Location, location, location. In the last decade, this
cardinal rule of home buying has also been embraced by the
people who make federal housing policy. Two programs
developed by the U.S. Department of Housing and Urban
Development aim to move low-income Americans out of
distressed neighborhoods and into better neighborhoods
where, presumably, they will have a better chance of
For example, HUD's 10-year-old Moving to Opportunity
demonstration program provides vouchers to help some
families leave public housing — but only if they move
to a neighborhood where the poverty rate is less than 10
percent. Another HUD program provides subsidies to
landlords who admit low-income residents, but only in
neighborhoods where the poverty rate doesn't exceed 20
On its face, this seems like wise policy. After all,
public officials have long believed that better
neighborhoods make better neighbors. But ongoing studies of
participants in the Moving to Opportunity program, which
operates in five cities including Baltimore, have yet to
find the expected payoff.
According to a recent study by Johns Hopkins public
policy graduate students, the problem may be with HUD's
underlying premise that a neighborhood's poverty rate is a
good indicator of its overall quality.
"We found that neighborhoods with lower poverty rates
were not necessarily better places to live," said Aubrey
Winterbottom, one of 29 student-investigators who produced
the study. "Some of the neighborhoods with relatively high
poverty rates — more than 40 percent — appeared
to be in better shape than neighborhoods that were much
closer to the [20 percent] threshold set by HUD."
For example, Better Waverly, located several blocks
east of Johns Hopkins' Homewood campus, had one of the
higher poverty rates in the study (44 percent), but it
scored as well or better than neighborhoods with poverty
rates of 27 percent or less on several quality measures,
including crime rates, percent of abandoned structures and
median residential property sale price. In fact, Better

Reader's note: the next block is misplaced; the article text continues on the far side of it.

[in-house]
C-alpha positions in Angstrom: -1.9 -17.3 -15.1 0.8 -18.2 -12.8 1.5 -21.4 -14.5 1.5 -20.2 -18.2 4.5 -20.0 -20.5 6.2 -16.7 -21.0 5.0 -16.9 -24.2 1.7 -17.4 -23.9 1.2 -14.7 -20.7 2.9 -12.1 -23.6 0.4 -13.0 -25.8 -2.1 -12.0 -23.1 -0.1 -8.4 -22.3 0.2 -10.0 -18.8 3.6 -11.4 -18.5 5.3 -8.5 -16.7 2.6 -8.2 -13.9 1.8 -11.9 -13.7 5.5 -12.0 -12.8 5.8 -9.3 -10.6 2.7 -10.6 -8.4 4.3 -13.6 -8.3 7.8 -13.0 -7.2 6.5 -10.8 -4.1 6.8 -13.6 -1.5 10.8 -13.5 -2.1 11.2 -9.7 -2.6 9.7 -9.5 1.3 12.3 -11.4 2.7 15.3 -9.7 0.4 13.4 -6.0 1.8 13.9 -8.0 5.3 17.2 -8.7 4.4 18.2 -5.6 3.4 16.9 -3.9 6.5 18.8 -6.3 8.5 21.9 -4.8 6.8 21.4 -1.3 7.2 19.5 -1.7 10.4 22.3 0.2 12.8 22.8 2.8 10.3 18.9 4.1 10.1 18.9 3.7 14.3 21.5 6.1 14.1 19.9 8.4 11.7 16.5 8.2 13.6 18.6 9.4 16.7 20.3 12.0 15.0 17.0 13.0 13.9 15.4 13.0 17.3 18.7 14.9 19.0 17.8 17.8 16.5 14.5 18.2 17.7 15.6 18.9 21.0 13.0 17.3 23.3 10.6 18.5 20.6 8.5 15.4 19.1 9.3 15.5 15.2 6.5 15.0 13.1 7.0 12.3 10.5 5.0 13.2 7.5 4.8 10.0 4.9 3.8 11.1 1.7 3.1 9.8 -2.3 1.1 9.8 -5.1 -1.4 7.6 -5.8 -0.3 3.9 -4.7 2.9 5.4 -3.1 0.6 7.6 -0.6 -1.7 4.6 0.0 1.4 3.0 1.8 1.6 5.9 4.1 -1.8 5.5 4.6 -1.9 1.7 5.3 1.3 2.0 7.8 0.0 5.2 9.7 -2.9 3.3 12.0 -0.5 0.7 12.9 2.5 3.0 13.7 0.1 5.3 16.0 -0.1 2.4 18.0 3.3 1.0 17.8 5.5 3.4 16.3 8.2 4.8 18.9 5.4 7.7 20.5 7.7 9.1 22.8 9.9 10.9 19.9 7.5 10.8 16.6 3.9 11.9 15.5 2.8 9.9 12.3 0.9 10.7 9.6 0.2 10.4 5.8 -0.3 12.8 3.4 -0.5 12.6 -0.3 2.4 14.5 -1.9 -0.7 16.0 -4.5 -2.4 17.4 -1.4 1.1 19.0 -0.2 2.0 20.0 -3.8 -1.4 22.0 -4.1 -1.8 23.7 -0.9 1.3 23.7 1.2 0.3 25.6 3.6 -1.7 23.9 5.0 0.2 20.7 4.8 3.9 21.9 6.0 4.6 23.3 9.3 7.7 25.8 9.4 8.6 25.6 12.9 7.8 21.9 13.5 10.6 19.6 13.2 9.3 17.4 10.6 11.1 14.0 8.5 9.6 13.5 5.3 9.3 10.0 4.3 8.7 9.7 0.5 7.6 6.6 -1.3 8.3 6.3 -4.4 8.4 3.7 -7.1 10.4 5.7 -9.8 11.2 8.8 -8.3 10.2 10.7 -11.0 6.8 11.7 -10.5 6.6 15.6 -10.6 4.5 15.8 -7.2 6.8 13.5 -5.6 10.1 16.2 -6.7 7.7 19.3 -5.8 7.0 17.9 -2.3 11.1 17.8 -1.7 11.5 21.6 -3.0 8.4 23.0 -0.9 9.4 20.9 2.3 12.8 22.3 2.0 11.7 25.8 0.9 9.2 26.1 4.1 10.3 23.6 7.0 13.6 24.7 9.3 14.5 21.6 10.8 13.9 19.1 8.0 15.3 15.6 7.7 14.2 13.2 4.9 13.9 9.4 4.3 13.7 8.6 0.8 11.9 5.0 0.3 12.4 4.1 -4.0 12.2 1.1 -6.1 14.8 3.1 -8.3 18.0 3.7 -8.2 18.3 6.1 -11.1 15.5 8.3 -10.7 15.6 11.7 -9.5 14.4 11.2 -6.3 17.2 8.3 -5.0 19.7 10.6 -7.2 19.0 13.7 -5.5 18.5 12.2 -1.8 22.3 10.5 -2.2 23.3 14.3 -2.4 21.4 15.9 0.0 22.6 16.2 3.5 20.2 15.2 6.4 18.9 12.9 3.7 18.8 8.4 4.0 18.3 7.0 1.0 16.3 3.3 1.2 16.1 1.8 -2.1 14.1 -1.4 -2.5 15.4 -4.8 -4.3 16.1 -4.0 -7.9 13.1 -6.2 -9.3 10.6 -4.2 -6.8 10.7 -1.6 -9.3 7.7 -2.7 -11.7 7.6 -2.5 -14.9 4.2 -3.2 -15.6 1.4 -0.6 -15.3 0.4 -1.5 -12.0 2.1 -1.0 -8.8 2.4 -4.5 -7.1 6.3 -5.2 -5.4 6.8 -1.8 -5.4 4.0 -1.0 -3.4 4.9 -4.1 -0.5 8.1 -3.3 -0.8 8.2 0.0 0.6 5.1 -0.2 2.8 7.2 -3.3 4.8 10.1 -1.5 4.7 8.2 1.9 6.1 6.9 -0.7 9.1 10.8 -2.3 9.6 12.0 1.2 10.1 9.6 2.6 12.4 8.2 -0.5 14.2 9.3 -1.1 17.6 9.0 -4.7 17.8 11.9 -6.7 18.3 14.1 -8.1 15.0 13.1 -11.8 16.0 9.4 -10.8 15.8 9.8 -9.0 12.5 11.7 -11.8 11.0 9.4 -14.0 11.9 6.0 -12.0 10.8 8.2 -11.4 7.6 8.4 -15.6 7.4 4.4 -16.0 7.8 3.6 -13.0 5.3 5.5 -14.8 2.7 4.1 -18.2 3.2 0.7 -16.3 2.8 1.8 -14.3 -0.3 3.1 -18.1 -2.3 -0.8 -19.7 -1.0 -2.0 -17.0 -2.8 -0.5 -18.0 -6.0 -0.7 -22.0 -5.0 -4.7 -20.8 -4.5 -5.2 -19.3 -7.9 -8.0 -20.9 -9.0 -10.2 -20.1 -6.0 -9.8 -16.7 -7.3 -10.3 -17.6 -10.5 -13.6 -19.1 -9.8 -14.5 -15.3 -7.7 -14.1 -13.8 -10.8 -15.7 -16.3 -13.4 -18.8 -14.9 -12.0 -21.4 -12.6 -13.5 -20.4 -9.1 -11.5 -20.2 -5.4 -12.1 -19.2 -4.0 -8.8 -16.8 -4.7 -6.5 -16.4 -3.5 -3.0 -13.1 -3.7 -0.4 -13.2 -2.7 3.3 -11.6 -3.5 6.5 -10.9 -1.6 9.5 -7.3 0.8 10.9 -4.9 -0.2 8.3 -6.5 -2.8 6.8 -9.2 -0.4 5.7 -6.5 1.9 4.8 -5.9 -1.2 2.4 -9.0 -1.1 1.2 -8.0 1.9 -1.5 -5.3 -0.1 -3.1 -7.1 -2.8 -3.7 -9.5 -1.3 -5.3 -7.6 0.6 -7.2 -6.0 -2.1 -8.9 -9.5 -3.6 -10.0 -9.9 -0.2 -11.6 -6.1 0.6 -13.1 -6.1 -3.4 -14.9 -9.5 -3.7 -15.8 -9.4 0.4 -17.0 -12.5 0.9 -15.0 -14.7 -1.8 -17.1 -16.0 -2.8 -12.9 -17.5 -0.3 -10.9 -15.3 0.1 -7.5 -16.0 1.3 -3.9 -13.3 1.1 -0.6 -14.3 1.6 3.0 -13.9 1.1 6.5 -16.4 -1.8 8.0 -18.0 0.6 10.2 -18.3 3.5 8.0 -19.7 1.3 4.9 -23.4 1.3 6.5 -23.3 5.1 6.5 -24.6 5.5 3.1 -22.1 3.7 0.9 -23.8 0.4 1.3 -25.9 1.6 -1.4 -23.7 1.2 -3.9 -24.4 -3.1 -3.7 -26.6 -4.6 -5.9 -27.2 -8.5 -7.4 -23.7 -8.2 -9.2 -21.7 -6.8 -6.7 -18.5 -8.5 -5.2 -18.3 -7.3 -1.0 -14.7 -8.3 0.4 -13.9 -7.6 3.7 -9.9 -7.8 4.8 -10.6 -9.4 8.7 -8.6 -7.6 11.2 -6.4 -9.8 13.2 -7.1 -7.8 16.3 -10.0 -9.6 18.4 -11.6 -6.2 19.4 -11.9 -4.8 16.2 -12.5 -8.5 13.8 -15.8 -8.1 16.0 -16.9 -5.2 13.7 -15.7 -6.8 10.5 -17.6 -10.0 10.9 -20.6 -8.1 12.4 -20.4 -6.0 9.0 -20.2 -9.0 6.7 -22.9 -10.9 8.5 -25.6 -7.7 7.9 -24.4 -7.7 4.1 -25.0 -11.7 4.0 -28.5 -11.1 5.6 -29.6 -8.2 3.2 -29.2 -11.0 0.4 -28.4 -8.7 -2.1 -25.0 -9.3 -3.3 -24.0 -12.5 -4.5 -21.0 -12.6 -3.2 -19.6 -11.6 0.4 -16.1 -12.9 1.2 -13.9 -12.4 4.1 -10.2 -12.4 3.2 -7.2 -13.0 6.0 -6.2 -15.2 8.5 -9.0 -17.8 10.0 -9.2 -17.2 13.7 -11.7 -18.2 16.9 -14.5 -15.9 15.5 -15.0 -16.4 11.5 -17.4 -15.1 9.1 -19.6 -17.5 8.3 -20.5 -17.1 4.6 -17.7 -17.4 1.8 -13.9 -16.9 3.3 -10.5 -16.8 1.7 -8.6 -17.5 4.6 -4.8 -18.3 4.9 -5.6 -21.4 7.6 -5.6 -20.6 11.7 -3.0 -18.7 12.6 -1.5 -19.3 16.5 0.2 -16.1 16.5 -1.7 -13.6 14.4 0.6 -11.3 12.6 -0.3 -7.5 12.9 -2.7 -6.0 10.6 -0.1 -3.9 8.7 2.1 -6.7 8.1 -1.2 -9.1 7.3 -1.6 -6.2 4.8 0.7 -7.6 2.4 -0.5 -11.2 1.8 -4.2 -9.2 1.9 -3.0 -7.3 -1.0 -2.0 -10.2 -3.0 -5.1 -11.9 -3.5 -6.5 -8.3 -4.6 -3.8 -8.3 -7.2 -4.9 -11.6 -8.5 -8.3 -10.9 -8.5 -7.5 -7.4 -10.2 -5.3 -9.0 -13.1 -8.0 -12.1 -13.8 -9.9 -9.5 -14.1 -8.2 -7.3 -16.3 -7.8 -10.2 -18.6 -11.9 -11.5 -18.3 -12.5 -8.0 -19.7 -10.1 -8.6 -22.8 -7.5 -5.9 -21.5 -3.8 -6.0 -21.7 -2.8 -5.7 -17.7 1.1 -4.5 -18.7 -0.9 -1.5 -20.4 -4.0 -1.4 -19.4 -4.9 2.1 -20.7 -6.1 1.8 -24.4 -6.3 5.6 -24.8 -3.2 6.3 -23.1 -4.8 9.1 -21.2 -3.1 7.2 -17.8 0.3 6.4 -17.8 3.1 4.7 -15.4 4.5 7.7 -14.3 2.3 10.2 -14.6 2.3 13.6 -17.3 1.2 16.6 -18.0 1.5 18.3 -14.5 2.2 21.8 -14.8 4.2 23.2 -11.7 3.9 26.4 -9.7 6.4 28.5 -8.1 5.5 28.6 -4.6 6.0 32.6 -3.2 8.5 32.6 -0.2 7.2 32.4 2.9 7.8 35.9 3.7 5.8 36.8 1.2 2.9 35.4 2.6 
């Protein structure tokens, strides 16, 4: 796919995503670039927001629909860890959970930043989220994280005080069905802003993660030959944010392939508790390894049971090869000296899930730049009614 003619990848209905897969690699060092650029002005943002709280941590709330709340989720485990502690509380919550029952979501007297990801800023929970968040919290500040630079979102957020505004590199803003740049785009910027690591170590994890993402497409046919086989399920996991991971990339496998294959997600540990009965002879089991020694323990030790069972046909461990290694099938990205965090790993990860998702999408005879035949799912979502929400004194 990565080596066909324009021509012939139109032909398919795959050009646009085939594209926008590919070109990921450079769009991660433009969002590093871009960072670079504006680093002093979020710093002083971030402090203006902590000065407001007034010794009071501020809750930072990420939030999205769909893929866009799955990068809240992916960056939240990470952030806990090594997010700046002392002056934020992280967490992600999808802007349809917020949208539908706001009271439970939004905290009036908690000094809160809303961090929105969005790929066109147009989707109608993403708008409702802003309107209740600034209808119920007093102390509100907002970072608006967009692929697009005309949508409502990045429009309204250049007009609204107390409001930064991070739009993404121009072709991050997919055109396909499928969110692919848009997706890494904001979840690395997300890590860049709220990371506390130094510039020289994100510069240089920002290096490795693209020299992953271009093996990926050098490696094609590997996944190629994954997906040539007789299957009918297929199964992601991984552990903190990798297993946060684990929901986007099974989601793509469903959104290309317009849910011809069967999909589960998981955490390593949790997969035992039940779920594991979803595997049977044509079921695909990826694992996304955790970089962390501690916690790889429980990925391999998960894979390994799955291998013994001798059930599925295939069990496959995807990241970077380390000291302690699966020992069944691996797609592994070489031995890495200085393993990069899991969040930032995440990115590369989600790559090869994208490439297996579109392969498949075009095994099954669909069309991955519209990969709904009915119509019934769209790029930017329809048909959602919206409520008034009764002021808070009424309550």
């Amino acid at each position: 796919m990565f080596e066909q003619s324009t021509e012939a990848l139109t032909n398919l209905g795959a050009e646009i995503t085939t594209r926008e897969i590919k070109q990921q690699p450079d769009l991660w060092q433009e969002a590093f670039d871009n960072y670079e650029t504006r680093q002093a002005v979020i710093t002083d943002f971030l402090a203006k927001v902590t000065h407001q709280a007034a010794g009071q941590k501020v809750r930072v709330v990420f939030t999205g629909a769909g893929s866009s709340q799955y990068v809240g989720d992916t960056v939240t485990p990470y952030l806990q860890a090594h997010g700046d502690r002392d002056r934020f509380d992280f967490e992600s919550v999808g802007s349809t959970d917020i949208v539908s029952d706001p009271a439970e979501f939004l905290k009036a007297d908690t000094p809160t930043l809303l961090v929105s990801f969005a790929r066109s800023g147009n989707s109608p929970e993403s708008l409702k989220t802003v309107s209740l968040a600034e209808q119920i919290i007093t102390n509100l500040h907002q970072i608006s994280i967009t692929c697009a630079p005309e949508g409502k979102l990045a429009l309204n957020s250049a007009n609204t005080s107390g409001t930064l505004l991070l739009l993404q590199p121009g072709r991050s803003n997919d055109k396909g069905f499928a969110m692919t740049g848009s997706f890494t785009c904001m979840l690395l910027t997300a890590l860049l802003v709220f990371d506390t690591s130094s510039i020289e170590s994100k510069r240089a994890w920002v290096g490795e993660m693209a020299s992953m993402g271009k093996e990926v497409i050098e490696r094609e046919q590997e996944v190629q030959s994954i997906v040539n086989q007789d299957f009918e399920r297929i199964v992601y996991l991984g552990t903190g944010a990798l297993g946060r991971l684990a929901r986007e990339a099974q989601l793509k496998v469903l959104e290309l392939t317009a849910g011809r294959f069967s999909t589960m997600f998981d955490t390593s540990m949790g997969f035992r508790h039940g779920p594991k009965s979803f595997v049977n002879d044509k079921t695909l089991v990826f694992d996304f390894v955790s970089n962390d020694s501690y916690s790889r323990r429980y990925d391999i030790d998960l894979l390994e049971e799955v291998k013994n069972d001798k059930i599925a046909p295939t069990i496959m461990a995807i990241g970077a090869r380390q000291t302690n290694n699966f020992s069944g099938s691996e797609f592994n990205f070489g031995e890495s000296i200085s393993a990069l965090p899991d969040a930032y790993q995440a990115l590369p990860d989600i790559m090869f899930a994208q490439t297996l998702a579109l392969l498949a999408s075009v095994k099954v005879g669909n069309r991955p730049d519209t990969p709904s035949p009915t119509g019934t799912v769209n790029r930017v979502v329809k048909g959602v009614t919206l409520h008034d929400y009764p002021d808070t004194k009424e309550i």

Waverly's violent crime rate was on par with that of Lower
Hamilton, which has a poverty rate of only 17 percent.
In all, the study examined 25 Baltimore neighborhoods
covering a broad swath of the city, from Falstaff in the
northwest to Cherry Hill in the lower harbor, and from
Cedonia in the northeast to Dickeyville on the far western
edge of the city. The students worked in five teams, each
studying five neighborhoods varying from low poverty (a
rate of less than 20 percent) to high poverty (a rate
greater than 40 percent).
Over 12 weeks, the students combed through three
decades of data covering eight domains of neighborhood
quality, including demographic and socioeconomic
characteristics, the physical and social environment,
economic activity, crime, health, school quality and the
neighborhood's image. In addition, they visited each
neighborhood to gather observations and interview
Not only was the poverty rate a poor predictor of
neighborhood quality, the students found, but there was no
consistent evidence of a threshold effect at 10 percent, 20
percent or even 40 percent. Even the trend in poverty over
time was not a consistently strong marker of quality. In
fact, said student Sarah Ficenec, the study suggests that
neighborhood quality is too complex and dynamic to be
adequately captured in a single metric.
The study has attracted the attention of the Baltimore
Mayor's Office, the Baltimore chapter of the American Civil
Liberties Union and the general counsel's office at HUD,
among others. Students presented their findings to an
audience of public officials, city agency staff, community
groups and neighborhood residents in December. A final
report of findings will be published in March.
During the question-and-answer period following the
presentation, Robert Kenison, HUD associate general counsel
for community development, praised the students' efforts
and asked how they would revise the current policy to
achieve HUD's goal. The students suggested that decisions
about which neighborhoods to invest in are best made at the
local level, using a much more varied set of indicators
than simple poverty rates.
The study was undertaken as part of the Introduction
to Policy Analysis course taught by Sandee Newman, director
of the Institute for Policy Studies.
Designed to prepare students for the rigors of real-world
policy analysis, the project also reveals how policy is
sometimes guided more by hopeful assumptions than solid
"At the start of the project, I thought that [the link
between neighborhood quality and poverty] was common
sense," student Aaron Katz said. "I now know that common
sense is not always so common."
Text slides used in the presentation can be viewed
online at www.jhu.edu/~ips.